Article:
When puppies play with each other, they use their mouths. Therefore, puppies usually want to bite or "mouth" hands during play or when being petted. With puppies, this is rarely aggressive behavior in which the intent is to do harm.
Because puppies are highly motivated to exhibit this type of behavior, attempts to suppress it or stop it are unlikely to be successful unless you give your puppy an alternative behavior. The goals of working with this normal puppy behavior are to redirect your puppy's desire to put something in her mouth onto acceptable chew toys and to teach her to be gentle when a hand is in her mouth.
Encourage acceptable behavior
Redirect your puppy's chewing onto acceptable objects by offering her a small rawhide chew bone or other type of chew toy whenever you pet her. Rawhide and other bones should only be given when you can monitor your puppy to prevent choking.
This technique can be especially effective when children want to pet her. As you or the child reach out to scratch her behind the ears (not over the head) with one hand, offer the chew bone with the other. This will not only help your puppy learn that people and petting are wonderful, but will also keep her mouth busy while she's being petted. Alternate which hand does the petting and which one has the chew bone. At first, you may need to pet or scratch your puppy for short periods of time, since the longer she's petted, the more likely she is to get excited and start to nip.
Discourage unacceptable behavior
You must also teach your puppy to be gentle with hands, and that nipping results in unpleasant consequences for her. Teach your puppy that nipping turns off any attention and social interaction with you. After a nip, look your puppy right in the eye, and yell, "Ouch!" as though you've been mortally wounded, then ignore her. Leave the room if you must, but ignore her until she's calm, then try the chew bone and petting method again. It's even better if you can coax your puppy into a sitting position using food. It may take many repetitions for her to understand what's expected.
Nipping and mouthing hands can also be discouraged by loosely holding your puppy's lower jaw between your thumb and forefinger after she's taken your hand in her mouth. Don't hurt her by squeezing too hard, just gently hang on so that wherever her mouth goes, your hand hangs on. This will quickly become tiresome and she'll eventually pull away. After several seconds, release her jaw, but continue to offer her your hand. If she licks or ignores it, praise, pet and offer a tidbit. If she closes her mouth on your hand again, repeat the procedure.
A third alternative is to wear cotton gloves coated with a substance with an unpleasant taste such as Bitter Apple. In this way, your puppy will learn that "hands in mouth taste bad." For this method to work, every time she nips your hand she must experience this bad taste. The possible disadvantage to this method is that your puppy may learn hands with gloves taste bad and those without gloves don't.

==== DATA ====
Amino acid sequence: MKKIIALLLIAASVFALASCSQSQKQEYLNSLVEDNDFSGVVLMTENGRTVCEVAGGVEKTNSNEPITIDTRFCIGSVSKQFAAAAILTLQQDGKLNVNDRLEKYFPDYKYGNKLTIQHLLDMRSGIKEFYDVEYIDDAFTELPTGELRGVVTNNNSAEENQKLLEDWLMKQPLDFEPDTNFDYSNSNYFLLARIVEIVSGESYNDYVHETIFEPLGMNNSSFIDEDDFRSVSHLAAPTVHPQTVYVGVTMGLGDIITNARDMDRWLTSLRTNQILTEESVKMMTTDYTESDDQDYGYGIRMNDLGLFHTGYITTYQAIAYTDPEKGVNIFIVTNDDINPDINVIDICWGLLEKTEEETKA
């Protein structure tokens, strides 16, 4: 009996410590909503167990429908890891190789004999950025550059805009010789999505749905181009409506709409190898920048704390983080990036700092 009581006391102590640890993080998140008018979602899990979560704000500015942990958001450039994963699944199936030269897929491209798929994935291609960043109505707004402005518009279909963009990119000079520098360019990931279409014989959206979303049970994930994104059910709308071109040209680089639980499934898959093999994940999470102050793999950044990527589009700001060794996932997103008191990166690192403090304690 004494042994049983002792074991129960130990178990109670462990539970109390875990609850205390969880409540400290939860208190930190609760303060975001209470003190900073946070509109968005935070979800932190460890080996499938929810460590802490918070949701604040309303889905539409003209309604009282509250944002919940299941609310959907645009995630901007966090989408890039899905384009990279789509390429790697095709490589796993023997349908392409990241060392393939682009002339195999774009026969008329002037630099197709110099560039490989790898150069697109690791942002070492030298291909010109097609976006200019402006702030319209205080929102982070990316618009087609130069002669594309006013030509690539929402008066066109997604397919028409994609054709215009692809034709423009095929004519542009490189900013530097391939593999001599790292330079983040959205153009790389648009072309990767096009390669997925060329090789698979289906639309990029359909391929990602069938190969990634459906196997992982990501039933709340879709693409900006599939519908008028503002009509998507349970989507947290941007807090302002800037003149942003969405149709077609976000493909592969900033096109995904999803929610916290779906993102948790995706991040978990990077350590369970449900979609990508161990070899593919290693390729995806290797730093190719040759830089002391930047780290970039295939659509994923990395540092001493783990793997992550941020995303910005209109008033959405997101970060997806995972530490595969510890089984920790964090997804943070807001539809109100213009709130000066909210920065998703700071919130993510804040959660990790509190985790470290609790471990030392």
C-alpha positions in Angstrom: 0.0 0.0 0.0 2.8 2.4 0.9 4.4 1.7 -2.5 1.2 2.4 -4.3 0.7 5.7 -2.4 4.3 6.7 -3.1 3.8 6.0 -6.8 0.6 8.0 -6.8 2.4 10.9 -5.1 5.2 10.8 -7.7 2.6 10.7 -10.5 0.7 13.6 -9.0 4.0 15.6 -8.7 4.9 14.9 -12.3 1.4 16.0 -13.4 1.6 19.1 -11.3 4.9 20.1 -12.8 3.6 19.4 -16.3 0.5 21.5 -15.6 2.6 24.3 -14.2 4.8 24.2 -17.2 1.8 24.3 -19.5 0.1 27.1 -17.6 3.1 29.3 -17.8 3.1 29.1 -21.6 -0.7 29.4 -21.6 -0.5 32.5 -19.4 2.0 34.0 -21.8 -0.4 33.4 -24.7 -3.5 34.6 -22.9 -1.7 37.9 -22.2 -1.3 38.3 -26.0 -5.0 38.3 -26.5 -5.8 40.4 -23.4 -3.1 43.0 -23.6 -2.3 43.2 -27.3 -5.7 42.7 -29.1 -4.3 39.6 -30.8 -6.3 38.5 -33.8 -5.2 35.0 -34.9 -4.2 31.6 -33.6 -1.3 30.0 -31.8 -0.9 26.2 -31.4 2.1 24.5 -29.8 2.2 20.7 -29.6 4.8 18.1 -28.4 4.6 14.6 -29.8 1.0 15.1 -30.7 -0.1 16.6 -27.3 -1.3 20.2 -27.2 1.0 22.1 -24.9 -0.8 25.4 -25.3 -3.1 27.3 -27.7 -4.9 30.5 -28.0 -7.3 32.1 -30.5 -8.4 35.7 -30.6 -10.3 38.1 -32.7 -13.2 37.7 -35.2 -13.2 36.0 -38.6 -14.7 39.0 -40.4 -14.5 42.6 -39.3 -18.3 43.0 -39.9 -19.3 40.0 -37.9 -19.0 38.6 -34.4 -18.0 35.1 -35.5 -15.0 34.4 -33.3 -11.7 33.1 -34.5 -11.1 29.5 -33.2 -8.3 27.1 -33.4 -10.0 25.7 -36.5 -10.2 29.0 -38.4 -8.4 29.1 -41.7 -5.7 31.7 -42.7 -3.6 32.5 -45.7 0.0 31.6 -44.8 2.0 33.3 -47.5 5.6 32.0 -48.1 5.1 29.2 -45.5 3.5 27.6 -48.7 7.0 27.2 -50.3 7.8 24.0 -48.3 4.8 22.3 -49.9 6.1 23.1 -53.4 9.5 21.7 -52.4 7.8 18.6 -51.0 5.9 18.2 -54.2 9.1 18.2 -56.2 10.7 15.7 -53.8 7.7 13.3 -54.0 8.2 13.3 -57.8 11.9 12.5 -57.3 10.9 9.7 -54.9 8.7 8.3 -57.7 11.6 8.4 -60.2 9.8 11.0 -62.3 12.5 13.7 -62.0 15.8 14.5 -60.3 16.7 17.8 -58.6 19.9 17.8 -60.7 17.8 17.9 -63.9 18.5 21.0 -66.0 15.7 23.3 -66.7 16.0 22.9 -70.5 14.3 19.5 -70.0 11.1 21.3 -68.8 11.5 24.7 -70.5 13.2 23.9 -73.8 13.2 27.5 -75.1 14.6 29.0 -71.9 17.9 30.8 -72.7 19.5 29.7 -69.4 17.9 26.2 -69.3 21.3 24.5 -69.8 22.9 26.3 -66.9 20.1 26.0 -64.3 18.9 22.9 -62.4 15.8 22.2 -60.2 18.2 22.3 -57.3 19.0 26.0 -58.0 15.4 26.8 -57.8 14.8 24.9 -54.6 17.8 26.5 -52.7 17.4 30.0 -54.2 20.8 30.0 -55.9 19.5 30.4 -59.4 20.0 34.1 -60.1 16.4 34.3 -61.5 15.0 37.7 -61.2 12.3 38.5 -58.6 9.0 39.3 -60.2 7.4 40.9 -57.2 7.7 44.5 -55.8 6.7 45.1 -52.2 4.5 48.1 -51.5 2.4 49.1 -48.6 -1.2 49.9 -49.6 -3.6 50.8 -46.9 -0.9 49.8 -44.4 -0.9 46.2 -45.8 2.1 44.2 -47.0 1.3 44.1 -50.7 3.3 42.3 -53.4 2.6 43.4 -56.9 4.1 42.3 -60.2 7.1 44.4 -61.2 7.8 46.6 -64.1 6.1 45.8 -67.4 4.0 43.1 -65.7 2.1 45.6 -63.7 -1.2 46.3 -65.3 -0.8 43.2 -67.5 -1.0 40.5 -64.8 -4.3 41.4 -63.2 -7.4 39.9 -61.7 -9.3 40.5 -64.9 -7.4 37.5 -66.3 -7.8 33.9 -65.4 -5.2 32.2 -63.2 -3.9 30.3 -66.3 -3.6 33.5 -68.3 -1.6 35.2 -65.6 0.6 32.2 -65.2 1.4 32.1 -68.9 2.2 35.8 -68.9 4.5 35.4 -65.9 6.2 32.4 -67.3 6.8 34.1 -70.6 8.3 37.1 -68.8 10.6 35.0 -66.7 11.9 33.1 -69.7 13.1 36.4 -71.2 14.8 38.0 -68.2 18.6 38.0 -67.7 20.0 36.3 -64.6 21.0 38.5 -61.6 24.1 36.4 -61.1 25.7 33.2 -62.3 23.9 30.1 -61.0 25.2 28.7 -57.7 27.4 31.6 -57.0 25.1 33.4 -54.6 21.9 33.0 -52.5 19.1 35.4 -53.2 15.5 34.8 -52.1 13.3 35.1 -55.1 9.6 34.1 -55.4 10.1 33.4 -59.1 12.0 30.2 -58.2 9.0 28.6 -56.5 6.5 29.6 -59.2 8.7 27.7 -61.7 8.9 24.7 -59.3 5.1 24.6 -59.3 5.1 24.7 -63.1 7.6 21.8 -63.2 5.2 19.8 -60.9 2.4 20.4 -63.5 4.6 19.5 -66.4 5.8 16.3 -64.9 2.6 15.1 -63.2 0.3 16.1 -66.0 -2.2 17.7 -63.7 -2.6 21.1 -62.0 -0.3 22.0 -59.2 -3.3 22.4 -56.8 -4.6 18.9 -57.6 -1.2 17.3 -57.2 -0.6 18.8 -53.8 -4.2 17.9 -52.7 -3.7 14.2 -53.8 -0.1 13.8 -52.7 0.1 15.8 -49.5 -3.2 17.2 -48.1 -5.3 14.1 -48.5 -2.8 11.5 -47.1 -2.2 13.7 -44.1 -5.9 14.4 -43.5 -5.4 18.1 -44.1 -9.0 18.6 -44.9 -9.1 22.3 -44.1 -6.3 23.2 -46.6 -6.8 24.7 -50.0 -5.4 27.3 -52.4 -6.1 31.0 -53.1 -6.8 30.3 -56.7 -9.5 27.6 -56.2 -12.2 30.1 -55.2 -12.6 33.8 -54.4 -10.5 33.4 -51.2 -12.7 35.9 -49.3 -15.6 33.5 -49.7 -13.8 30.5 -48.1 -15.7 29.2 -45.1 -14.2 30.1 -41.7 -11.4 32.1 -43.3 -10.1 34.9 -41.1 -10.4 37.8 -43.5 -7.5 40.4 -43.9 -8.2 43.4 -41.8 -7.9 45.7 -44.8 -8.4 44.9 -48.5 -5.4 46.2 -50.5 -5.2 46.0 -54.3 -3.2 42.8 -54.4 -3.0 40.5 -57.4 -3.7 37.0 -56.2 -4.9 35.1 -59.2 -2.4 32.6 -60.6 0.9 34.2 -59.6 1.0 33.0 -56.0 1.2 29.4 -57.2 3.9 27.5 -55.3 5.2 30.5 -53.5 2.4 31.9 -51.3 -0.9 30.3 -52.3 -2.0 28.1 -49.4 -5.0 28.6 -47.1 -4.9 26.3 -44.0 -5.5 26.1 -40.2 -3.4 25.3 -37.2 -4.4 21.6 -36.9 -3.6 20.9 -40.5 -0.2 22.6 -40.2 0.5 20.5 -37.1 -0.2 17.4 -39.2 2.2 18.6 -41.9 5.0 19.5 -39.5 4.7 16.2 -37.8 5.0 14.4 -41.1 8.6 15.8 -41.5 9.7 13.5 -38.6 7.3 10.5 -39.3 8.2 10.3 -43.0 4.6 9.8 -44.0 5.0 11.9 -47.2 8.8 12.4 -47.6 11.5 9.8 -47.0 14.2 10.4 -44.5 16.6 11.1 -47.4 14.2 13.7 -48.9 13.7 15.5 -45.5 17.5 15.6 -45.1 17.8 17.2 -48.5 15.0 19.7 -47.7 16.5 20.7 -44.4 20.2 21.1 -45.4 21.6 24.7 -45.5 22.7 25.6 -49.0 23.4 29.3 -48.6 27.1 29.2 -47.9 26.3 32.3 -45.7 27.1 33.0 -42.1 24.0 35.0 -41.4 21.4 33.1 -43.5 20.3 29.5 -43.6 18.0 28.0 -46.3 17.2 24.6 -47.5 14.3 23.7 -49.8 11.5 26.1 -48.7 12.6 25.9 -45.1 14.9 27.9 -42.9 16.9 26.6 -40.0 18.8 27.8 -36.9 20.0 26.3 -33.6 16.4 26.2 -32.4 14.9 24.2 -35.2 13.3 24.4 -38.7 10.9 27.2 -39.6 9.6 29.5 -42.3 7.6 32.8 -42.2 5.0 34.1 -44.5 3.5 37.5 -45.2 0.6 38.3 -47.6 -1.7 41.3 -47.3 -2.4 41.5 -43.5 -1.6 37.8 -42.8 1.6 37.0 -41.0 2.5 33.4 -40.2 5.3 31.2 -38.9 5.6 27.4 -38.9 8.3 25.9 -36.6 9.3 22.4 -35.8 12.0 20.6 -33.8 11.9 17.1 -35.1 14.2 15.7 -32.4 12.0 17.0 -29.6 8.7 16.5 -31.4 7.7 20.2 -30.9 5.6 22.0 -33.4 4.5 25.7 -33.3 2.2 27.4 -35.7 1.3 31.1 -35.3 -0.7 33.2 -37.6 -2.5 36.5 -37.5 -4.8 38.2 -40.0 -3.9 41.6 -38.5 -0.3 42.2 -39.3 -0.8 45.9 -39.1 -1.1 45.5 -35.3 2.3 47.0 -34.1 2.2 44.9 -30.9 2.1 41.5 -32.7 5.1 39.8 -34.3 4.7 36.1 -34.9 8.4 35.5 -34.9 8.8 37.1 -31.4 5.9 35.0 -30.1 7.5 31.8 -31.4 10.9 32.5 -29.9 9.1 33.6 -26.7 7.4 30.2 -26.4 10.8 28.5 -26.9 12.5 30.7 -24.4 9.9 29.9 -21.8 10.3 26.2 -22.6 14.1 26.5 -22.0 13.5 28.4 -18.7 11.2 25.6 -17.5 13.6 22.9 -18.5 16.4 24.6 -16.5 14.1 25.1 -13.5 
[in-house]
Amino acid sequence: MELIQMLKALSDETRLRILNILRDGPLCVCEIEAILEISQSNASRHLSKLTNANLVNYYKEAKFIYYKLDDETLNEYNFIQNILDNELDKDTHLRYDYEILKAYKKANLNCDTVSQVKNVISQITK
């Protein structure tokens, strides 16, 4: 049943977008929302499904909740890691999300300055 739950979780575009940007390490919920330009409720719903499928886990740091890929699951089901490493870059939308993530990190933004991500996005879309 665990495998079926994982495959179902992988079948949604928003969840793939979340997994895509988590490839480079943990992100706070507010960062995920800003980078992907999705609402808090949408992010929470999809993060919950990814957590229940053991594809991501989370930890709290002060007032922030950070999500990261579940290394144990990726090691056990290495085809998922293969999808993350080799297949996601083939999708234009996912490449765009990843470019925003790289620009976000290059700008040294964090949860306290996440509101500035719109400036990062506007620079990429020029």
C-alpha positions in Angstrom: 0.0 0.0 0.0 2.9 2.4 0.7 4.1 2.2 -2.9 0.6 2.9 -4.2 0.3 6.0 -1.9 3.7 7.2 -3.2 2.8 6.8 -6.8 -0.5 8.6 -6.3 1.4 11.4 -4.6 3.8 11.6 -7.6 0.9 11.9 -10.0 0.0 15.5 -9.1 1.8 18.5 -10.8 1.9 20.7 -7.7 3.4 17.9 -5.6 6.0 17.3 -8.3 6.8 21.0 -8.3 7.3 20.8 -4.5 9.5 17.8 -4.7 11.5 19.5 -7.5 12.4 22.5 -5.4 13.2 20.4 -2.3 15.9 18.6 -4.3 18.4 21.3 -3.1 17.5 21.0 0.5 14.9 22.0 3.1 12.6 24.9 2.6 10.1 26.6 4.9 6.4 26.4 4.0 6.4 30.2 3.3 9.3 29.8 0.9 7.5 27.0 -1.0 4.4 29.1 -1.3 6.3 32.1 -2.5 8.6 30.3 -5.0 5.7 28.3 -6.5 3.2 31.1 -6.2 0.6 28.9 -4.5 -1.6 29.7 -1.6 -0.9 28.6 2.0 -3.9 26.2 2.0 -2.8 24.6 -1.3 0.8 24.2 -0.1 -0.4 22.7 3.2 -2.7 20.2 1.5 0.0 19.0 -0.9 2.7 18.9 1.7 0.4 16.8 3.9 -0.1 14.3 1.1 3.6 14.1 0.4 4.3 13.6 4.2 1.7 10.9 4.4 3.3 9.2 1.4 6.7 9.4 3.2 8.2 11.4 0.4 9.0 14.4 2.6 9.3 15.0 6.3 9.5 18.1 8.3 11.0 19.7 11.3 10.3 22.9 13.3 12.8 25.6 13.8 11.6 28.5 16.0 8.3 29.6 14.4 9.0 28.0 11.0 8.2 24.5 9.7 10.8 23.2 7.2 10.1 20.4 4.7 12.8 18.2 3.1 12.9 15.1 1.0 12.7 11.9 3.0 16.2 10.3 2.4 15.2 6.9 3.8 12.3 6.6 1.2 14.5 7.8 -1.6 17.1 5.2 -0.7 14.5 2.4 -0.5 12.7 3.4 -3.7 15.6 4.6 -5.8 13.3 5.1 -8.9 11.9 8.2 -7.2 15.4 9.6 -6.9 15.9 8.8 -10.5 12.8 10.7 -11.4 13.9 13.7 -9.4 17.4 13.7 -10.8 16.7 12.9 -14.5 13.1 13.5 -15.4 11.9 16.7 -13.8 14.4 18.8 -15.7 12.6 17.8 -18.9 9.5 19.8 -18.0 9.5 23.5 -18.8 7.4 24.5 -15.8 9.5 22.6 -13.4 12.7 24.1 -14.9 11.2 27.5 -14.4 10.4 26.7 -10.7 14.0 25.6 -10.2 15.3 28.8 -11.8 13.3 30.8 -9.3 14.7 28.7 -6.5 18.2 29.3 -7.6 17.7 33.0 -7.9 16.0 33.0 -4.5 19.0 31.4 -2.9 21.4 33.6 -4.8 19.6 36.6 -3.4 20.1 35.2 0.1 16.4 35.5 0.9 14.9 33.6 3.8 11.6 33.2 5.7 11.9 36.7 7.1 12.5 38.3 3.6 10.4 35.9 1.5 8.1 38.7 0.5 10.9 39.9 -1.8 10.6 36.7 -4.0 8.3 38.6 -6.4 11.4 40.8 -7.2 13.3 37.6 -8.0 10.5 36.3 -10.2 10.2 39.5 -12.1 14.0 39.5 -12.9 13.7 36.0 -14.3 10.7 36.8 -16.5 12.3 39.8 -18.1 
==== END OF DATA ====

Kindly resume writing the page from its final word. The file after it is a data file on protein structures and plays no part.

Remember that any of these three methods will probably not be effective unless you work hard to teach your puppy the right behavior by offering her an acceptable chew toy.
When your puppy jumps up on you, she wants attention. Whether you push her away, knee her in the chest or step on her hind legs, she's being rewarded for jumping up even though it's negative attention, she's still getting what she wants, your attention.
When your puppy jumps up:
- Fold your arms in front of you, turn away from her and say, "off."
- Continue to turn away from her until all four of her feet are on the ground, then quietly praise her and give her a treat. If she knows the "sit" command, give the command when all four of her feet are on the ground, then quietly praise her and give her a treat her while she's in the sitting position.
- When you begin to praise her, if she begins to jump up again, simply turn away and repeat step two, above. Remember to keep your praise low-key.
When your puppy realizes that she gets no attention from you while she's jumping up, but does get attention when she stops jumping up and sits, she'll stop jumping up. Remember, once you've taught her to come and sit quietly for attention, you must reward her behavior. Be careful not to ignore her when she comes and sits politely, waiting for your attention.
What not to do
Attempts to tap, slap or hit your puppy in the face for nipping or jumping up are almost guaranteed to backfire. Several things may happen, depending on your puppy's temperament and the severity of the correction:
- She could become "hand-shy" and cringe or cower whenever a hand comes toward her face.
- She could become afraid of you and refuse to come to you or approach you at all.
- She could respond in a defensive manner and attempt to bite you to defend herself.
- She could interpret a mild slap as an invitation to play, causing her to become more excited and even more likely to nip.
Never play tug-of-war or wrestling games with your puppy if you're having a nipping problem. These types of games encourage out-of-control behavior, grabbing, lunging and competition with you. These aren't behaviors you want her to learn.
A note about children and puppies
It's very difficult for children under eight or nine years old to practice the kind of behavior modification outlined here. Children's first reaction to being nipped or mouthed by a puppy is to push the puppy away with their hands and arms. This will be interpreted by the puppy as play and will probably cause the puppy to nip and mouth even more. Dogs should never be left alone with children under 10 and parents should monitor closely all interactions between their children and dogs.
Copyright Dumb Friends League and Humane Society of the United States. All rights reserved.